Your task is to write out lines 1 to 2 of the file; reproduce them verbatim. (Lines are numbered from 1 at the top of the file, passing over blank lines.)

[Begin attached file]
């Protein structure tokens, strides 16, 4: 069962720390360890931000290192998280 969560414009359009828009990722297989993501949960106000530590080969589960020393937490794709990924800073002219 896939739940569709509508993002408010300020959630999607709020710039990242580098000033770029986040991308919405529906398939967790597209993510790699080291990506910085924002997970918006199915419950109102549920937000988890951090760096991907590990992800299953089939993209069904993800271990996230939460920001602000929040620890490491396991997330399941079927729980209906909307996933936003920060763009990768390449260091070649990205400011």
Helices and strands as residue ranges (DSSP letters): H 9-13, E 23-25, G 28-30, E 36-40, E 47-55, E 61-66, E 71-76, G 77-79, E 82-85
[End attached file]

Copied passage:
């Protein structure tokens, strides 16, 4: 069962720390360890931000290192998280 969560414009359009828009990722297989993501949960106000530590080969589960020393937490794709990924800073002219 896939739940569709509508993002408010300020959630999607709020710039990242580098000033770029986040991308919405529906398939967790597209993510790699080291990506910085924002997970918006199915419950109102549920937000988890951090760096991907590990992800299953089939993209069904993800271990996230939460920001602000929040620890490491396991997330399941079927729980209906909307996933936003920060763009990768390449260091070649990205400011």
Helices and strands as residue ranges (DSSP letters): H 9-13, E 23-25, G 28-30, E 36-40, E 47-55, E 61-66, E 71-76, G 77-79, E 82-85